Capillary stamping for bioanalytics and spatial manipulation of protein-protein interactions in live cells

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Title: Capillary stamping for bioanalytics and spatial manipulation of protein-protein interactions in live cells
Authors: Philippi, Michael
Thesis advisor: Prof. Dr. Martin Steinhart
Thesis referee: Prof. Dr. Jacob Piehler
Abstract: Capillary stamping is a versatile patterning platform to create micron/sub-micron features on surfaces. When used in combination with mesoporous silica stamps, dot arrays with length scale characteristics matching those of various biomolecular organizations on living cells can be printed. Therefore, different types of ink with functional molecules were printed onto a glass surface and assessed toward their capability to enable an analysis of cellular interactions. Among the evaluated patterned surfaces were dot arrays generated with heterocyclic silanes, which react in a ring-opening reaction upon contact with hydroxyl-terminated surfaces and allow post-modifications of the stamped dot array. Similarly, functionalized proteins were stamped from an aqueous solution, analyzed in regards to specific geometric descriptors and overall contrast between dot and background. After the establishment of a robust patterning system, the stamped substrates were used to spatially manipulate protein-protein interactions in live cells. With the introduction of optogenetics, namely the photoactivatable iLID-system into HeLa cells, protein recruitment from the cytosol to the membrane-bound domains upon irradiation with light was investigated. The technique was also utilized to explore the determinants of Wnt signalosome formation. Wnt co-receptor Lrp6 expressed at the surface of living cells was successfully assembled into nanodot arrays. Strikingly, the co-receptor Fzd8 and the cytosolic scaffold proteins Axin1 and Disheveled2 were spontaneously recruited into the nanodot array to form spatially defined signalosomes in the absence of ligand pointing toward Liquid-Liquid Phase Separation driven signalosome assembly. Immunofluorescence staining confirmed ligand-independent Wnt/β-catenin signaling activated the nanodot arrays.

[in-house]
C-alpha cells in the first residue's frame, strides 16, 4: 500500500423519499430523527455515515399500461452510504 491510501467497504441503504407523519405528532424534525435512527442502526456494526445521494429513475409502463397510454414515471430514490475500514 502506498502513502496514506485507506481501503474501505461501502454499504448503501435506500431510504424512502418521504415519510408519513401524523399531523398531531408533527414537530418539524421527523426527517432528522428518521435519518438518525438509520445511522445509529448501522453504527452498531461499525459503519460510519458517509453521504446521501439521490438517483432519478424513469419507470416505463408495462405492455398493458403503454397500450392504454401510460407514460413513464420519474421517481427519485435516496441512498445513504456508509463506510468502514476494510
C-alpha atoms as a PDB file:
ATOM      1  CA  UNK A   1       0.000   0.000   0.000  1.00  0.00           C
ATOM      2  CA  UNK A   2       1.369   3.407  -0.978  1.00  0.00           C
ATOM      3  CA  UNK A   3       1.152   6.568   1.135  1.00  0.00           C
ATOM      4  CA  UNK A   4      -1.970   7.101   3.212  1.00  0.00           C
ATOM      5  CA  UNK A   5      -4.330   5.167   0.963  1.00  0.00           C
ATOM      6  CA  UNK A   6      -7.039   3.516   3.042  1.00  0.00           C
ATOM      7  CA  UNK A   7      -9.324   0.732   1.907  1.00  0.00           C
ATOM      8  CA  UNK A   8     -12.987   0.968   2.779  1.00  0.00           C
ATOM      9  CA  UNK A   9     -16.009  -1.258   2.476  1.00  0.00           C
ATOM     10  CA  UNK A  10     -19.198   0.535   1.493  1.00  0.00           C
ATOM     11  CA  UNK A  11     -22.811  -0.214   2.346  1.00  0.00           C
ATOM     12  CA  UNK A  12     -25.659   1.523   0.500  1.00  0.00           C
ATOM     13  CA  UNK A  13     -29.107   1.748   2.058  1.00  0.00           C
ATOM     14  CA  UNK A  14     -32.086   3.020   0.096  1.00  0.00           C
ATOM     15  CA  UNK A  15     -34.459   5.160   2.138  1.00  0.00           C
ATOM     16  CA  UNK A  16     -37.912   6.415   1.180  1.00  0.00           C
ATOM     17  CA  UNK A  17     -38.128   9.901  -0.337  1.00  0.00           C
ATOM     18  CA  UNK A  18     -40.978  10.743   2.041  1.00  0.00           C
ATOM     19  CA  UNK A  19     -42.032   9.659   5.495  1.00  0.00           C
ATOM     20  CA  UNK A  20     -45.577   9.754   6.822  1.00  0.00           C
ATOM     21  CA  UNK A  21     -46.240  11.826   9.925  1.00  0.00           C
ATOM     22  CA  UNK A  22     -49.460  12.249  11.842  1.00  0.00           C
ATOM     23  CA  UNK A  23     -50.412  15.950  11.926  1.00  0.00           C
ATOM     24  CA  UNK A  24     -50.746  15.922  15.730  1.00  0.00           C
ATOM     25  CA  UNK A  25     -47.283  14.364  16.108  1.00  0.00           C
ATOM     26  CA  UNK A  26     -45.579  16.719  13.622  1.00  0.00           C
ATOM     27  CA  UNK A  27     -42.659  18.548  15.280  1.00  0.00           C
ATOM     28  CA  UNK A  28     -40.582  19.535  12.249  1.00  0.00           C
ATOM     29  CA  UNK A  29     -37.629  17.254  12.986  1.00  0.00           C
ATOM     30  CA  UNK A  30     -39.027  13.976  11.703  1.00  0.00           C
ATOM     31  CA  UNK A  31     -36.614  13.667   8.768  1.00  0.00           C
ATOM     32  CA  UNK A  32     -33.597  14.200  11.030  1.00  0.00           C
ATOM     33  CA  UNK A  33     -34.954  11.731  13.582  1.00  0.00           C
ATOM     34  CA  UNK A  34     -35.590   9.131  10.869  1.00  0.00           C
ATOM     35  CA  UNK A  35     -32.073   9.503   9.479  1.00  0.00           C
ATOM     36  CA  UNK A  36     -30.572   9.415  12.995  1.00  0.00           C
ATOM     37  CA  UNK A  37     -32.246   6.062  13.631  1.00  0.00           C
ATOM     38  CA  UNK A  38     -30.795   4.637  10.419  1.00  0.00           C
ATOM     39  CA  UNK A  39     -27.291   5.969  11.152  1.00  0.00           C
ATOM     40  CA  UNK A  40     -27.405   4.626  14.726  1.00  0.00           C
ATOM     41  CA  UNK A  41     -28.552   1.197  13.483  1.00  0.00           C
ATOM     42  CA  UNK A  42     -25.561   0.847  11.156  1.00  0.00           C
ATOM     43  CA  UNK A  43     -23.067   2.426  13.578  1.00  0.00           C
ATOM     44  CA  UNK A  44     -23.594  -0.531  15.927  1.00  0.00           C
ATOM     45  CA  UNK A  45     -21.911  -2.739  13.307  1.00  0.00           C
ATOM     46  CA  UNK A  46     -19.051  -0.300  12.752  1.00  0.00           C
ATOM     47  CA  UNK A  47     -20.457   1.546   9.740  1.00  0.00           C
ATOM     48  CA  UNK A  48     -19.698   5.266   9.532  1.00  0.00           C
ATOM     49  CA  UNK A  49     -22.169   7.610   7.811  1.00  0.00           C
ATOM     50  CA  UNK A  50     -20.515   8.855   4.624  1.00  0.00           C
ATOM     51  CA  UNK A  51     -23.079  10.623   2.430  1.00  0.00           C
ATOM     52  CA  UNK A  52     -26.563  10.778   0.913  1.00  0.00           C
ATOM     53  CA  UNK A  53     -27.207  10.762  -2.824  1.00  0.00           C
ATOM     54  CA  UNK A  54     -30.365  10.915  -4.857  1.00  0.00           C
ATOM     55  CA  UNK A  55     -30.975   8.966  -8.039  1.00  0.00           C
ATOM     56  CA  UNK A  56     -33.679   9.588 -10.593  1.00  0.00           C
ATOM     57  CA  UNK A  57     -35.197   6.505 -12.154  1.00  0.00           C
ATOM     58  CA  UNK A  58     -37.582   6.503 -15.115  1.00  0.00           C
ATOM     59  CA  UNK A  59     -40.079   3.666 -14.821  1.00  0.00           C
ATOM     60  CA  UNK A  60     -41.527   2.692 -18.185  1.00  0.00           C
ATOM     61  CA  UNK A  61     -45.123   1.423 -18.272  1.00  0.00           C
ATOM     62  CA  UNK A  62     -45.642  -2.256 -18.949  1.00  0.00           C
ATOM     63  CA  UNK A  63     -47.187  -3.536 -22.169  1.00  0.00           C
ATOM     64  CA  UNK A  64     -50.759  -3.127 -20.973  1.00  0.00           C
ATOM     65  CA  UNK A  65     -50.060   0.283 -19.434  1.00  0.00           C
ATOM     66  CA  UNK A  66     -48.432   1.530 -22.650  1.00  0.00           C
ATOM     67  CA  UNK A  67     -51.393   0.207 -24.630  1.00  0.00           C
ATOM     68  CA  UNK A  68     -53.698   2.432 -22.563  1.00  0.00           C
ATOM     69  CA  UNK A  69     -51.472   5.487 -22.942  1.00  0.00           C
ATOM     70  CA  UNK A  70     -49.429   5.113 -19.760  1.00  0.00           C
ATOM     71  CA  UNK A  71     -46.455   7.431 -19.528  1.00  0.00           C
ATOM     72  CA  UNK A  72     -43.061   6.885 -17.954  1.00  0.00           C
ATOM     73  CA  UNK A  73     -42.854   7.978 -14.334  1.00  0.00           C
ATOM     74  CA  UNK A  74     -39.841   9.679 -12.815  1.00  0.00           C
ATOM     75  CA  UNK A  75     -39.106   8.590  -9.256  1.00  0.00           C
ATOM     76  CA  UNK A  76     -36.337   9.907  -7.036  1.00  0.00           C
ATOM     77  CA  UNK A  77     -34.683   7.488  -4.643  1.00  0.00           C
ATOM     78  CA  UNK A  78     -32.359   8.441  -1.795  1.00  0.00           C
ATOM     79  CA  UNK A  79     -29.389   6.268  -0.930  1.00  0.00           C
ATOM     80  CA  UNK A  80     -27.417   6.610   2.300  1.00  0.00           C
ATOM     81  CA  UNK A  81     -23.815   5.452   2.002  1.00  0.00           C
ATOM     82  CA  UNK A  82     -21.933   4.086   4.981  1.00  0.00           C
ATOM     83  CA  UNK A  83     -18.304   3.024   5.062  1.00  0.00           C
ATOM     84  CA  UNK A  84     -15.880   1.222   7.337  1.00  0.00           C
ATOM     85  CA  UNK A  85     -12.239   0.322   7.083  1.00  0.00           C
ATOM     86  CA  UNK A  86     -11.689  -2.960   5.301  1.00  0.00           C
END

URL: https://repositorium.ub.uni-osnabrueck.de/handle/urn:nbn:de:gbv:700-202109275447
Subject Keywords: Contact Lithography; Protein-Protein Interactions
Issue Date: 27-Sep-2021
License name: Attribution 3.0 Germany
License url: http://creativecommons.org/licenses/by/3.0/de/
Type of publication: Dissertation oder Habilitation [doctoralThesis]
Appears in Collections:FB05 - E-Dissertationen

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